Sermon for the Fourteenth Sunday after Pentecost – September 11, 2022
1 Timothy 1:12-17, Luke 15:1-10
Dear friends, grace to you and peace from God our Father and our Lord Jesus Christ.
In our reading from 1st Timothy today, St. Paul writes: “The saying is sure and worthy of full acceptance, that Christ Jesus came into the world to save sinners.”
Like the better-known words of John 3:16, this is a simple, straightforward summary of the entire gospel. It tells us clearly why Jesus came into the world: “Christ Jesus came into the world to save sinners.”
In our gospel reading for today we hear Jesus himself tell us the same thing, that he came into the world to seek and save the lost. In response to some Pharisees who were grumbling about Jesus welcoming sinners and eating with them, Jesus told a little story about a shepherd pursuing one lost sheep and celebrating when it was found. He then told another little story about a woman searching for a lost coin and celebrating when it was found. Through these stories Jesus is explaining to the Pharisees why he has come. He has come to seek out and save the lost. Paul is right: Christ Jesus came into the world to save sinners!
On this anniversary of the terrorist attacks of September 11, 2001, I’d like to share with you the story of Mychal Judge, whose story has some pertinent connections to our scripture readings for today.
Mychal Judge knew at a young age that he had been found by Christ Jesus. Even as a boy he felt a strong call to serve Jesus as a priest. He began the formation process to become a Franciscan friar when he was only 15 years old.
But years later Father Mychal lost his way. Even in the midst of his ministry as a priest he wandered away from Jesus and began to abuse alcohol. His abuse turned into full blown alcoholism, which he struggled with for several years.
But Christ didn’t abandon him to his brokenness. His didn’t let Father Mychal stay lost. Christ pursued him, and Christ found him once again. Father Mychal experienced the forgiveness and new life Christ brings to the lost as he got sober. Father Mychal would surely agree: Christ Jesus came into the world to save sinners. Father Mychal knew firsthand that Christ had come to seek and save the lost, and celebrated when they were found.
Father Mychal, in turn, served Christ by participating in his work of seeking out the least and the lost. He became well known on the streets of New York City for his acts of mercy. He worked with others who were in the grip of alcoholism, drawing on his own experience to help others get and stay sober. He was once walking down the streets of New York in the middle of winter, and as the wind howled through that concrete jungle he took off his winter coat and gave it to a homeless woman. He once prayed over a man who was dying of AIDS. This man looked up at Father Mychal and asked him, “Does God hate me?” Father Mychal responded by picking this frail man up, kissing him, and gently rocking him in his arms.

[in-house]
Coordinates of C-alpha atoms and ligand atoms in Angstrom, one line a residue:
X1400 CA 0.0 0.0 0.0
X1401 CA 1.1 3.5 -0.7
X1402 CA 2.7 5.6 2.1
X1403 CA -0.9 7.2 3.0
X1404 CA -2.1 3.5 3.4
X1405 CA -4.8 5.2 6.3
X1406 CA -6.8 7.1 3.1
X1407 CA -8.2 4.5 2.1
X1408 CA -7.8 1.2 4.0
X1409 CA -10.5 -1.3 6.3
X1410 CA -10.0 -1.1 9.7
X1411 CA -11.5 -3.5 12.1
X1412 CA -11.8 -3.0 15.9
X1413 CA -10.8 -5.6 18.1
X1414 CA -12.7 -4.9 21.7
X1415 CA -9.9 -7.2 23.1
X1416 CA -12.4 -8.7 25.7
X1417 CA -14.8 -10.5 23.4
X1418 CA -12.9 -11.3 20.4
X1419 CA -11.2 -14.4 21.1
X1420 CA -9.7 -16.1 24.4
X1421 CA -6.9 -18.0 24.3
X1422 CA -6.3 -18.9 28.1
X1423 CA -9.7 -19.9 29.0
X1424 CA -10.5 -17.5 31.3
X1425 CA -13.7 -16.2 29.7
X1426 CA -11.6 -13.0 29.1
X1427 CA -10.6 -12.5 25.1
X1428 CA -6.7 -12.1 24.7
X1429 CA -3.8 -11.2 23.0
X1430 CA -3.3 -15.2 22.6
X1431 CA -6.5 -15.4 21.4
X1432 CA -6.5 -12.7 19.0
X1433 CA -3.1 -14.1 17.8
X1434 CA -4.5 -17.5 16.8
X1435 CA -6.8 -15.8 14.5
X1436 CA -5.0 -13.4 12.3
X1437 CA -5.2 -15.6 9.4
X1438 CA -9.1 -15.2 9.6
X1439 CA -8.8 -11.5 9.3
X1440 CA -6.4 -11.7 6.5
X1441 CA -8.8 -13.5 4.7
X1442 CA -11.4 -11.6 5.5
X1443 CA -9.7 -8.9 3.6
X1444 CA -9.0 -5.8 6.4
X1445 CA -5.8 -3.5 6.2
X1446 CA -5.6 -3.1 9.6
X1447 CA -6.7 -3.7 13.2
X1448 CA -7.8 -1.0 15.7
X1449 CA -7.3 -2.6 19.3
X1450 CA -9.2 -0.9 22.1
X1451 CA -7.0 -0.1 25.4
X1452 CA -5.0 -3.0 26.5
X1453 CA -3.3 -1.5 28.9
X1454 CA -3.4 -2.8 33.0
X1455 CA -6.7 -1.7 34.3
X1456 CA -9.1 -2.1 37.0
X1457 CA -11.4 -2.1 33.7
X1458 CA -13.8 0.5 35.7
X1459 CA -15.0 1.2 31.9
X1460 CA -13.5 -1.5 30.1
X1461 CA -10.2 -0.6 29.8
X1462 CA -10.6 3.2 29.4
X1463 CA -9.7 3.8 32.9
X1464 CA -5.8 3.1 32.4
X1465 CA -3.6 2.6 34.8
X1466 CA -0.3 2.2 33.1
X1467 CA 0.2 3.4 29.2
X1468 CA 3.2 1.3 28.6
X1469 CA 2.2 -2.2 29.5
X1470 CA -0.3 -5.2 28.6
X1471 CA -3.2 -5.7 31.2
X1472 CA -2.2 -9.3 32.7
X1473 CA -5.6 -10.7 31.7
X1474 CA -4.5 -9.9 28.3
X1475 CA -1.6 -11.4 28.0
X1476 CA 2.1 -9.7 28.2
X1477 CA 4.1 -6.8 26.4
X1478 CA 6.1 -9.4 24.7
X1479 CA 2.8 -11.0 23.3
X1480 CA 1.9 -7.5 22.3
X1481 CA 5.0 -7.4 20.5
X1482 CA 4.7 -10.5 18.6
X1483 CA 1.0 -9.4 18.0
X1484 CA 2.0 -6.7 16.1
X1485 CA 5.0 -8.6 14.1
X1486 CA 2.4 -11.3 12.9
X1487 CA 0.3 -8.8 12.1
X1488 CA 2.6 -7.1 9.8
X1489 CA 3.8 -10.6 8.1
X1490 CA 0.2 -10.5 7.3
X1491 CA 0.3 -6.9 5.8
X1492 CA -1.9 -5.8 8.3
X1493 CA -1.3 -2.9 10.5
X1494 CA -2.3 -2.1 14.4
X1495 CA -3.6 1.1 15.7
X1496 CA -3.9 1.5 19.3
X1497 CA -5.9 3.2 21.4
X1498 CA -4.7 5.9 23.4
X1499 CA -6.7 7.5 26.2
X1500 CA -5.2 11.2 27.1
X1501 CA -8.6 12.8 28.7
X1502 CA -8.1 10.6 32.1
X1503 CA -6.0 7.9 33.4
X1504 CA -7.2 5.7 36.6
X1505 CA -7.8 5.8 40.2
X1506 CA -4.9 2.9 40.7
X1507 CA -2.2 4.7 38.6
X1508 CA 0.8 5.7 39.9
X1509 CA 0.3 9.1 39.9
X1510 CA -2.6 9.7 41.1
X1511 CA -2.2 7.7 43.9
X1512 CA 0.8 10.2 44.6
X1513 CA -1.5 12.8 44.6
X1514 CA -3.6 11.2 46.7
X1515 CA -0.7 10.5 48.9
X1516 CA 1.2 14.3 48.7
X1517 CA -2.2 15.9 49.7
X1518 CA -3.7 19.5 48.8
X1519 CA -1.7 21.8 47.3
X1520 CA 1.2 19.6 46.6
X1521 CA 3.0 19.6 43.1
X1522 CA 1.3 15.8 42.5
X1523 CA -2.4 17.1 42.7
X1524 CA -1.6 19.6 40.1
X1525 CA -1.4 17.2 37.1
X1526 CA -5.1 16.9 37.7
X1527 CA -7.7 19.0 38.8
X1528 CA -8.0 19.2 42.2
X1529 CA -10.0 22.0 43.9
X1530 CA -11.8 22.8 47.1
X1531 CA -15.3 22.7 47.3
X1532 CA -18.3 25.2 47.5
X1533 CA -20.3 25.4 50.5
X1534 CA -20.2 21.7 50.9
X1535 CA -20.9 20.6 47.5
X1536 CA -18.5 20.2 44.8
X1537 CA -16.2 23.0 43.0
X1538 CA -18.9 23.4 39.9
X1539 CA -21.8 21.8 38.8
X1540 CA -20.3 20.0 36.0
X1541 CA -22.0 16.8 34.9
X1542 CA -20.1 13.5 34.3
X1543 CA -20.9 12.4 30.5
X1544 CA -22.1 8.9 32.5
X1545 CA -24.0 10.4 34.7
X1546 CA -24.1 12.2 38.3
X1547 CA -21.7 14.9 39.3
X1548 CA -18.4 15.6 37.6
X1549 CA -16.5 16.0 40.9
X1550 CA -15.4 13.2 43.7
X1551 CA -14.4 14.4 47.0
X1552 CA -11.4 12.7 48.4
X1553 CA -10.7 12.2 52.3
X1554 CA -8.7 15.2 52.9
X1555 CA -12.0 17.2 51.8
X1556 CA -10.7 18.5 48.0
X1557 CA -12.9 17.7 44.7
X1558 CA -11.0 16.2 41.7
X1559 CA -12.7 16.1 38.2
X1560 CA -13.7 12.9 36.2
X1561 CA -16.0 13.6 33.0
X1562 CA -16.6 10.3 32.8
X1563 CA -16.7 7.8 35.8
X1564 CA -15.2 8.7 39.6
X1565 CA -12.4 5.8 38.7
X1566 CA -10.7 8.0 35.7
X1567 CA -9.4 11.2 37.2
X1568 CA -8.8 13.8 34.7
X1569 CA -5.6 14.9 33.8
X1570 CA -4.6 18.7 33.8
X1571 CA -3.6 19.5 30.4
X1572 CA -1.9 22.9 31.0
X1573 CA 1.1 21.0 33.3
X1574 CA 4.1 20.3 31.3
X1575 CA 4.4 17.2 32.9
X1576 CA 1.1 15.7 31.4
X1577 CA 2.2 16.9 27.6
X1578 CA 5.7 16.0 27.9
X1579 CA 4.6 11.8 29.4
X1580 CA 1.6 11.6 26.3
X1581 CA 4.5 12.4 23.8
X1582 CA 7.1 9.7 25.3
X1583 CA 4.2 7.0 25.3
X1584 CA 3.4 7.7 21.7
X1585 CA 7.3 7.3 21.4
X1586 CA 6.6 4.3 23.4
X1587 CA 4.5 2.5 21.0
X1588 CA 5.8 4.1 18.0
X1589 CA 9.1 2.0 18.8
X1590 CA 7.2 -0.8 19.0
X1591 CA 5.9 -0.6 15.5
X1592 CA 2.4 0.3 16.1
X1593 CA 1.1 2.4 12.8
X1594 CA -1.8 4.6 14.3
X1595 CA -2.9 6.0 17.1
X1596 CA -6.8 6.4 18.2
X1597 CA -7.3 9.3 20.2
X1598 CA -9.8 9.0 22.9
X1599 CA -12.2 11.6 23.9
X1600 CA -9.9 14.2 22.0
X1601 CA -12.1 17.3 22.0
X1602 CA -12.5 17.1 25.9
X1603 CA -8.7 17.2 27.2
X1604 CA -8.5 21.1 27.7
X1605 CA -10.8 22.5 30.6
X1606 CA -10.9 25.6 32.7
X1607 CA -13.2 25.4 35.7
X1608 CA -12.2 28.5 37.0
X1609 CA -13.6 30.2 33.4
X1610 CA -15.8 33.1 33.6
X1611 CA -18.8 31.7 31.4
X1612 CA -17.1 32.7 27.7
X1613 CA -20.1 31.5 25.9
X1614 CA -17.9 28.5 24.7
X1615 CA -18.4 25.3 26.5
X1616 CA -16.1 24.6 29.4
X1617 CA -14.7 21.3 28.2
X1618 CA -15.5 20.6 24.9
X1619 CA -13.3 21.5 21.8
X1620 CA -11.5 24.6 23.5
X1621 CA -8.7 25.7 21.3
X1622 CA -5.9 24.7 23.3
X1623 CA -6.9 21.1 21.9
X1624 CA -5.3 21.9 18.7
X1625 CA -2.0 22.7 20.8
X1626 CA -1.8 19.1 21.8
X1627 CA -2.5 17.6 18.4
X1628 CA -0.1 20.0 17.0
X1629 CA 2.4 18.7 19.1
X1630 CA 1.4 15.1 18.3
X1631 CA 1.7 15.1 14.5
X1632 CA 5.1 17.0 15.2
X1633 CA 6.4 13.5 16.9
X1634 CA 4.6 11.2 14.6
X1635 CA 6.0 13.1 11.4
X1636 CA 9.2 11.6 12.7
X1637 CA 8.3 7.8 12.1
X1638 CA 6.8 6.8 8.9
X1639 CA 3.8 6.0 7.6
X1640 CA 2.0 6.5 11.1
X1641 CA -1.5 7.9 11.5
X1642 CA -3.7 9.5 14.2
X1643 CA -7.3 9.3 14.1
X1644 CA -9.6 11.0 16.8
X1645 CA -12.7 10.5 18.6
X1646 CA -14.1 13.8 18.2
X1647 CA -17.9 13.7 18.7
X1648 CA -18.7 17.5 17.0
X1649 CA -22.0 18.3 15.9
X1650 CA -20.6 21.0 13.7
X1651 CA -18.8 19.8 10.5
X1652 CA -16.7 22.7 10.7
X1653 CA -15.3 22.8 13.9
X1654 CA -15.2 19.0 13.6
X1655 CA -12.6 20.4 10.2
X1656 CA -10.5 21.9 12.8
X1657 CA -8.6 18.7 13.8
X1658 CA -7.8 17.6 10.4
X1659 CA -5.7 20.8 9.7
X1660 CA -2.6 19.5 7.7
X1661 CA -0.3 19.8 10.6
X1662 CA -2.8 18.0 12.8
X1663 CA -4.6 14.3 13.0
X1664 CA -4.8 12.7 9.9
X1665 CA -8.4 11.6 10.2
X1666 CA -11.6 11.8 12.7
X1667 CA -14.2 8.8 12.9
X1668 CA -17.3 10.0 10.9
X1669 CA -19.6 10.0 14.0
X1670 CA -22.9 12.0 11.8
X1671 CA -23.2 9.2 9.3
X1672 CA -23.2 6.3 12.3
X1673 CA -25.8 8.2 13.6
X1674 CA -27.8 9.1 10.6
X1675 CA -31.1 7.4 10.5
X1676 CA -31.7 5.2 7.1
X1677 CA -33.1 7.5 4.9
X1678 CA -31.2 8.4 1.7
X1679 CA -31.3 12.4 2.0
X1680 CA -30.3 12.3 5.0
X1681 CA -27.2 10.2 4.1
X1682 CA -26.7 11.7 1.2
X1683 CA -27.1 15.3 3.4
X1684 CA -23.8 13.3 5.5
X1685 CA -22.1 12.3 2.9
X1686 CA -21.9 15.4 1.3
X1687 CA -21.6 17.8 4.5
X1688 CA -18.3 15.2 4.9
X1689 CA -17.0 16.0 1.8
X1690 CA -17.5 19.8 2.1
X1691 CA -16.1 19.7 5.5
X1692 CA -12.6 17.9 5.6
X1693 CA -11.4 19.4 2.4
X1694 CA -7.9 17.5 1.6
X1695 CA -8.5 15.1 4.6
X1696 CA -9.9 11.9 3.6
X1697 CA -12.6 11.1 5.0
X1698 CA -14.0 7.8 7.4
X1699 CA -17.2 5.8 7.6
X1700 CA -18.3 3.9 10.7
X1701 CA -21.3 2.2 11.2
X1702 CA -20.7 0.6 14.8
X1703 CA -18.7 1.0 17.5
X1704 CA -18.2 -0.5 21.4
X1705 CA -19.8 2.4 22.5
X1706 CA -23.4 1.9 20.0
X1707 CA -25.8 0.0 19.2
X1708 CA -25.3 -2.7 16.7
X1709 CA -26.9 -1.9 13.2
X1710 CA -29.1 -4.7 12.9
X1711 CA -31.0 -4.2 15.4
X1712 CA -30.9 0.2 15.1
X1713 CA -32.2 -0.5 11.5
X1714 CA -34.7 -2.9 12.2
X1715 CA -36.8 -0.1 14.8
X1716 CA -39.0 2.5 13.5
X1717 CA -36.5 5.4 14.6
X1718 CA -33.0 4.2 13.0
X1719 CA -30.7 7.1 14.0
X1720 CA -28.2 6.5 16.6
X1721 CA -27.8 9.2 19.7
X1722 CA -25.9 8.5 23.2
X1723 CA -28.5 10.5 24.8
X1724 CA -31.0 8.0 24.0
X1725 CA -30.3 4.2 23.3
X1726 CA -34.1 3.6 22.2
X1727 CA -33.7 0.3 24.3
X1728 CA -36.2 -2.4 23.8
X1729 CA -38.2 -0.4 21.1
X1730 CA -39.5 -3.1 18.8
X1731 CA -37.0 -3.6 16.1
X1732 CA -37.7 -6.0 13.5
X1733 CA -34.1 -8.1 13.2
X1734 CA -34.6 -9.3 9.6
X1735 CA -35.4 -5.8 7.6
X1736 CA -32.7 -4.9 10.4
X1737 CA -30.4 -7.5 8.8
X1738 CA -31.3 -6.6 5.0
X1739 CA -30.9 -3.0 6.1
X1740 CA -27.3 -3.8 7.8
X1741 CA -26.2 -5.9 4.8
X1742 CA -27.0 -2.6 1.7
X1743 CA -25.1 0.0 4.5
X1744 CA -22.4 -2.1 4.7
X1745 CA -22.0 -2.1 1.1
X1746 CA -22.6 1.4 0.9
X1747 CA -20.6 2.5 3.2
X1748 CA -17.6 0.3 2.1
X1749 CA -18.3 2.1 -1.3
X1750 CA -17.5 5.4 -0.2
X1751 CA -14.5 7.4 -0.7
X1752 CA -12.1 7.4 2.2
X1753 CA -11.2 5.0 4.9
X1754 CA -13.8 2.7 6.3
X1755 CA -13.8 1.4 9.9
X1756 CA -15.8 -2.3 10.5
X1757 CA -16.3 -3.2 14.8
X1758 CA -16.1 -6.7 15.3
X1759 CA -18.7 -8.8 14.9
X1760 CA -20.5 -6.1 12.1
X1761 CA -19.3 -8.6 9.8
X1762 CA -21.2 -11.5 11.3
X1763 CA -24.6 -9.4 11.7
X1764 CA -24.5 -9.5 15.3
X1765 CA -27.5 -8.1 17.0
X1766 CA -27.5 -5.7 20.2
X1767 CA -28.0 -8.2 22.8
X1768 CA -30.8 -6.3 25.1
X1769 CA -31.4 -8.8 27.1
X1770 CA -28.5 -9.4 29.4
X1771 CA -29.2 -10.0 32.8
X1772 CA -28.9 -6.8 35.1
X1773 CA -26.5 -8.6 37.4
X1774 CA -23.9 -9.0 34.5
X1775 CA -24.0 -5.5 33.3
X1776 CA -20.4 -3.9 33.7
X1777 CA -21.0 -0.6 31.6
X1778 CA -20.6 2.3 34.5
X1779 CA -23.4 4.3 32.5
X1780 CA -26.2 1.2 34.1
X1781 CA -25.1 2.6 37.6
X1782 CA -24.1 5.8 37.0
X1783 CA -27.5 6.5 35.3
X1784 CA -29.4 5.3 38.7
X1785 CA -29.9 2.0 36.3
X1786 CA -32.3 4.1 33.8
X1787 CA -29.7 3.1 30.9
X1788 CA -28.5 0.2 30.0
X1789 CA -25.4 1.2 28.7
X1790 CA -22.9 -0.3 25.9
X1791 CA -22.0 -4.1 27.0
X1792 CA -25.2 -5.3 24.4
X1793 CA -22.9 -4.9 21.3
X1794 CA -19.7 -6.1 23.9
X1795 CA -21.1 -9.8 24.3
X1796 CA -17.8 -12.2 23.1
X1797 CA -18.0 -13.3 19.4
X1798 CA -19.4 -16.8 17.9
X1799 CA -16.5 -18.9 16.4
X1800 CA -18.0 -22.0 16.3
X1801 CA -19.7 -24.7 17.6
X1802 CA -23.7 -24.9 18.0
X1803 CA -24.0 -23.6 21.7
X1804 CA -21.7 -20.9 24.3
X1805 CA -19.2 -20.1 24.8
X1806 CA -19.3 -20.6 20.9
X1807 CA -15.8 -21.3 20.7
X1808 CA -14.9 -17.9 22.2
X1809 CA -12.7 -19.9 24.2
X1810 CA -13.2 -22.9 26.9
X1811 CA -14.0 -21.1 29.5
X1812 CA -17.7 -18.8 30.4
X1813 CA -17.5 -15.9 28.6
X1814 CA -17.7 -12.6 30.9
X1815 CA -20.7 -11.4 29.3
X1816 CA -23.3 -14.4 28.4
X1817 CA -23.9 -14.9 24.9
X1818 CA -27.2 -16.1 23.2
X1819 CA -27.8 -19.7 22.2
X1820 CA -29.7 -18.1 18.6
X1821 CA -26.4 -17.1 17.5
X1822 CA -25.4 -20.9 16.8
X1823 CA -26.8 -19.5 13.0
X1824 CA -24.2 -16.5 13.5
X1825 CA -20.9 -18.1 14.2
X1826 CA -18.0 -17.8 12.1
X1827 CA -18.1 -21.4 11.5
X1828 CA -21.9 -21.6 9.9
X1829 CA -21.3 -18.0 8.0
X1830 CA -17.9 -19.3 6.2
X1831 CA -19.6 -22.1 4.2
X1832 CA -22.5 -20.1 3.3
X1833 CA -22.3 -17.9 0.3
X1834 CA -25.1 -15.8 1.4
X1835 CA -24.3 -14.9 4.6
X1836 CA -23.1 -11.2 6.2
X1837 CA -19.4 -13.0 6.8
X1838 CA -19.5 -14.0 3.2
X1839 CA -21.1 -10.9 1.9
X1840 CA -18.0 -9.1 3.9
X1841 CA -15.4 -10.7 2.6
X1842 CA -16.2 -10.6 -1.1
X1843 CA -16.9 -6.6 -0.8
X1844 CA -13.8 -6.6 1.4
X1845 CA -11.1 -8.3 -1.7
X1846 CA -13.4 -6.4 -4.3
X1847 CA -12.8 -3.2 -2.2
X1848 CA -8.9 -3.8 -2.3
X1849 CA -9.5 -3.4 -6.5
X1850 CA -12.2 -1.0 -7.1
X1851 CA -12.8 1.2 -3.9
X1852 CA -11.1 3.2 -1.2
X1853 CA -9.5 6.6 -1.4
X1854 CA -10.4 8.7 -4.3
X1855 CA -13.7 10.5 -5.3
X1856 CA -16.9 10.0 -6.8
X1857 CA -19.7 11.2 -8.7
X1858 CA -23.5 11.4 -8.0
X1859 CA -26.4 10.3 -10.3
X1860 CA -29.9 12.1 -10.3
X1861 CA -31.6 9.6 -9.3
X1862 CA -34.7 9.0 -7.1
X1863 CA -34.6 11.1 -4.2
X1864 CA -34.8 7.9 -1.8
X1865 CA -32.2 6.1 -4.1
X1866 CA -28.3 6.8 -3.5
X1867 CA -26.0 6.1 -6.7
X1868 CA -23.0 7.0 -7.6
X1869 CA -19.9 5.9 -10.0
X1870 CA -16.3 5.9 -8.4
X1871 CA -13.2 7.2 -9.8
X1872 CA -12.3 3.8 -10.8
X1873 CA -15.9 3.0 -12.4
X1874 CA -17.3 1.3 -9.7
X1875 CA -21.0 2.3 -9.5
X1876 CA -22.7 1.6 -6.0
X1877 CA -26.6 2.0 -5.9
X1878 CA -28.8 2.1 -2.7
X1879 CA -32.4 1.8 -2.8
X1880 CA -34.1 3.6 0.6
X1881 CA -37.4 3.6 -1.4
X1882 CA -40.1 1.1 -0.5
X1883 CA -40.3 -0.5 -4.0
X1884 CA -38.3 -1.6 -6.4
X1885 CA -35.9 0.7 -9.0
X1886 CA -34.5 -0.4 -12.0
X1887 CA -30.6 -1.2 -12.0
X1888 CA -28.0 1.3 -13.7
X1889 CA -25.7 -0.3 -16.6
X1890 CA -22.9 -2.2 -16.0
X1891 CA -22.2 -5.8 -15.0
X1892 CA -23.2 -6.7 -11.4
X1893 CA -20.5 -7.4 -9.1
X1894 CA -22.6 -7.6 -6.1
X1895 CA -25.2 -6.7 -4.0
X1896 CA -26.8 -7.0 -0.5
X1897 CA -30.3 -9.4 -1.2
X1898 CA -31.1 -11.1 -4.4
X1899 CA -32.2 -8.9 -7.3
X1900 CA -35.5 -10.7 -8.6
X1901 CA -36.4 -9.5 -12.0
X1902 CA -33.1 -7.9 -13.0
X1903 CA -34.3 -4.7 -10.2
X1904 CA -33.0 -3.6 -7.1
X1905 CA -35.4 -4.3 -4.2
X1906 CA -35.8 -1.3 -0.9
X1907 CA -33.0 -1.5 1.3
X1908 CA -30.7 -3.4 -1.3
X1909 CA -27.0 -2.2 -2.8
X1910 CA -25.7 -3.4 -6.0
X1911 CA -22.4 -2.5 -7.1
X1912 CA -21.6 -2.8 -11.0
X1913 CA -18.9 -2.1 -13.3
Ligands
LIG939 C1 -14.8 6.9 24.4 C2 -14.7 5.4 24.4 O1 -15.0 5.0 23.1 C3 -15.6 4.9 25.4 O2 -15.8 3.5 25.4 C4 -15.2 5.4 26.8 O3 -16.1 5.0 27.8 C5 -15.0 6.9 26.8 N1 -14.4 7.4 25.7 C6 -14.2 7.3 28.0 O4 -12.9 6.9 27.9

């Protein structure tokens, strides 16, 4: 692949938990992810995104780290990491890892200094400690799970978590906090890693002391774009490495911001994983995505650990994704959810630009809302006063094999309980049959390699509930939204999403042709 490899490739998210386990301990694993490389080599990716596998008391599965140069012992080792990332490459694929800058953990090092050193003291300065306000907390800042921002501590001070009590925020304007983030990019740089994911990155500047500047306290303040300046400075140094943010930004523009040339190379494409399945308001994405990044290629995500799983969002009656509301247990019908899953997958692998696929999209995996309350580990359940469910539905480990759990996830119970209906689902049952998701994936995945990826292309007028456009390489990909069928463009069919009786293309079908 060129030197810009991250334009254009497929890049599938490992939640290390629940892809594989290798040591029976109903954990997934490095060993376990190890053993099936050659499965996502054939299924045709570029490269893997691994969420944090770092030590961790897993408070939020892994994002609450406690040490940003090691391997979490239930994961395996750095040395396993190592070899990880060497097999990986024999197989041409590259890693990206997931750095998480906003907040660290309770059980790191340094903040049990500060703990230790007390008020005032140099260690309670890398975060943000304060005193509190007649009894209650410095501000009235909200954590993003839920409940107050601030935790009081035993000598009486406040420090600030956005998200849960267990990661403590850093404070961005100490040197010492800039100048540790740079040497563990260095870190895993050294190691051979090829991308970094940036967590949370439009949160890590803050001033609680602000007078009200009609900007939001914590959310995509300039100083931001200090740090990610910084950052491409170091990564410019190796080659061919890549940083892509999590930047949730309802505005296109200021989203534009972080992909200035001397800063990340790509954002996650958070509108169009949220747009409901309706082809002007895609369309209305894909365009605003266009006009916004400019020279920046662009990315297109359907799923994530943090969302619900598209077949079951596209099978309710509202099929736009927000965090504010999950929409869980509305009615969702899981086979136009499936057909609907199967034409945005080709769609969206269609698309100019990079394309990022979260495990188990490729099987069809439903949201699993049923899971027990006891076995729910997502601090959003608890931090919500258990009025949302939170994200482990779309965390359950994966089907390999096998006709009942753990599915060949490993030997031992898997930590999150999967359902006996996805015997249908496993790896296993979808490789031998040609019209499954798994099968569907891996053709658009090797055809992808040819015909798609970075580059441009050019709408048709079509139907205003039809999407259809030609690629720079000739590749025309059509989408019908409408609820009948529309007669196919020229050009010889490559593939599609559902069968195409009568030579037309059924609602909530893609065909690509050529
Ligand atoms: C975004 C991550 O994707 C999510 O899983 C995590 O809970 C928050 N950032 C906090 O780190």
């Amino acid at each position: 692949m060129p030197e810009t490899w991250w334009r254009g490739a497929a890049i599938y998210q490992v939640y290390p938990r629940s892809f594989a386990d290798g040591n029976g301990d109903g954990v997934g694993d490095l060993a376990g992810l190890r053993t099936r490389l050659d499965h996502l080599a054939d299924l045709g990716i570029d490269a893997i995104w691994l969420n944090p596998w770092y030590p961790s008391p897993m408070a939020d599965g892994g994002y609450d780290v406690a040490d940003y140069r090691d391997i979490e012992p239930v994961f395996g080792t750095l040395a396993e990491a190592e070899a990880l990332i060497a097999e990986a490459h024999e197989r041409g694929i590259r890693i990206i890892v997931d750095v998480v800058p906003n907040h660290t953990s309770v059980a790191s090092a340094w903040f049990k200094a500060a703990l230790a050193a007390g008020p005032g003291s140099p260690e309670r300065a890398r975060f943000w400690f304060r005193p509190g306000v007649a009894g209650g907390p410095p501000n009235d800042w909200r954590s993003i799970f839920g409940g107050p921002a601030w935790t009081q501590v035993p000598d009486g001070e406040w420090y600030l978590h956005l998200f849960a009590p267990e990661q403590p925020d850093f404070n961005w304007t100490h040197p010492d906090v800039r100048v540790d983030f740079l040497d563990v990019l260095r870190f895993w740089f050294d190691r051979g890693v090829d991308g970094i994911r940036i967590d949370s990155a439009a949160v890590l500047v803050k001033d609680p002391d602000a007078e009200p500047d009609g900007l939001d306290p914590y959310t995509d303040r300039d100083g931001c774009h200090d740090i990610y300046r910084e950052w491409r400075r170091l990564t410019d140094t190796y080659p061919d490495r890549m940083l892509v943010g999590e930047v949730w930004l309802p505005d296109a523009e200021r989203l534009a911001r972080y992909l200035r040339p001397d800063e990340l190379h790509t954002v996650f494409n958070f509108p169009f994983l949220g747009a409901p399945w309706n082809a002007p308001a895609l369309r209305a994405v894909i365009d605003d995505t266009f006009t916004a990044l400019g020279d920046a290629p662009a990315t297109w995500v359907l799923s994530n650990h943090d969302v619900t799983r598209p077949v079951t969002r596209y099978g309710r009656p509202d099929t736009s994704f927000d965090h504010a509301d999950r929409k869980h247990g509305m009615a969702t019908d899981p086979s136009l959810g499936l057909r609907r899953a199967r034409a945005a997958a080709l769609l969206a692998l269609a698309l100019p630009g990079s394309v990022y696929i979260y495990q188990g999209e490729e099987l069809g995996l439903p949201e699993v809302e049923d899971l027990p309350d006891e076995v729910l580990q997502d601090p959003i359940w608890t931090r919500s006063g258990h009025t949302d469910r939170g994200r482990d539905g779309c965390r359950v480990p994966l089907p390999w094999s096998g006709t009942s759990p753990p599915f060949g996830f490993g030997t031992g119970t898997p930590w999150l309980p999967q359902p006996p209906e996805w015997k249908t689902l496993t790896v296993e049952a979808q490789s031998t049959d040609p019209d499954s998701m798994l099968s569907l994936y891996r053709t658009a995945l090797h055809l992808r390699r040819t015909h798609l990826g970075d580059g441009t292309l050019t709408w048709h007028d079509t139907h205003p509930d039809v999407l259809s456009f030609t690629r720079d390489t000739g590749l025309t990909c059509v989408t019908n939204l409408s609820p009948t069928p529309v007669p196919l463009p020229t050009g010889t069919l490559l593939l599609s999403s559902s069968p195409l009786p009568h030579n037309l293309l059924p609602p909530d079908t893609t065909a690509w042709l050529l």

Father Mychal knew that Christ came into the world to save sinners. He knew that Christ had come to search for the least and the lost, and that he celebrated when they were found. He knew that Christ had found him when he was lost, and so he dedicated his life to participating in Christ’s work in the world.
In 1992 Father Mychal was appointed to serve as a chaplain to the New York City Fire Department. Before long he was well known by the firefighters and their families, and well-loved for the prayers, support, and encouragement he offered them.
On a bright fall morning exactly 21 years ago, Father Mychal heard the news that the World Trade Center had been hit by an airliner. Knowing that his firefighters would be the ones responding, he went searching for them. While others were fleeing those burning buildings, Father Mychal rushed towards them, searching for his beloved people who were now lost in a cloud of smoke and panic. Just as Jesus sought him out when his life was in shambles, now Father Mychal sought out his firefighters to bring them a word of hope on their darkest day.
The same Jesus who sought out and saved Father Mychal – especially when he was most lost – continues to seek and save the lost. What St. Paul said some two thousand years ago is still true today: “Christ Jesus came into the world to save sinners.” Through the Holy Spirit, Jesus continues to seek out that one lost sheep. He continues to search for every last lost coin.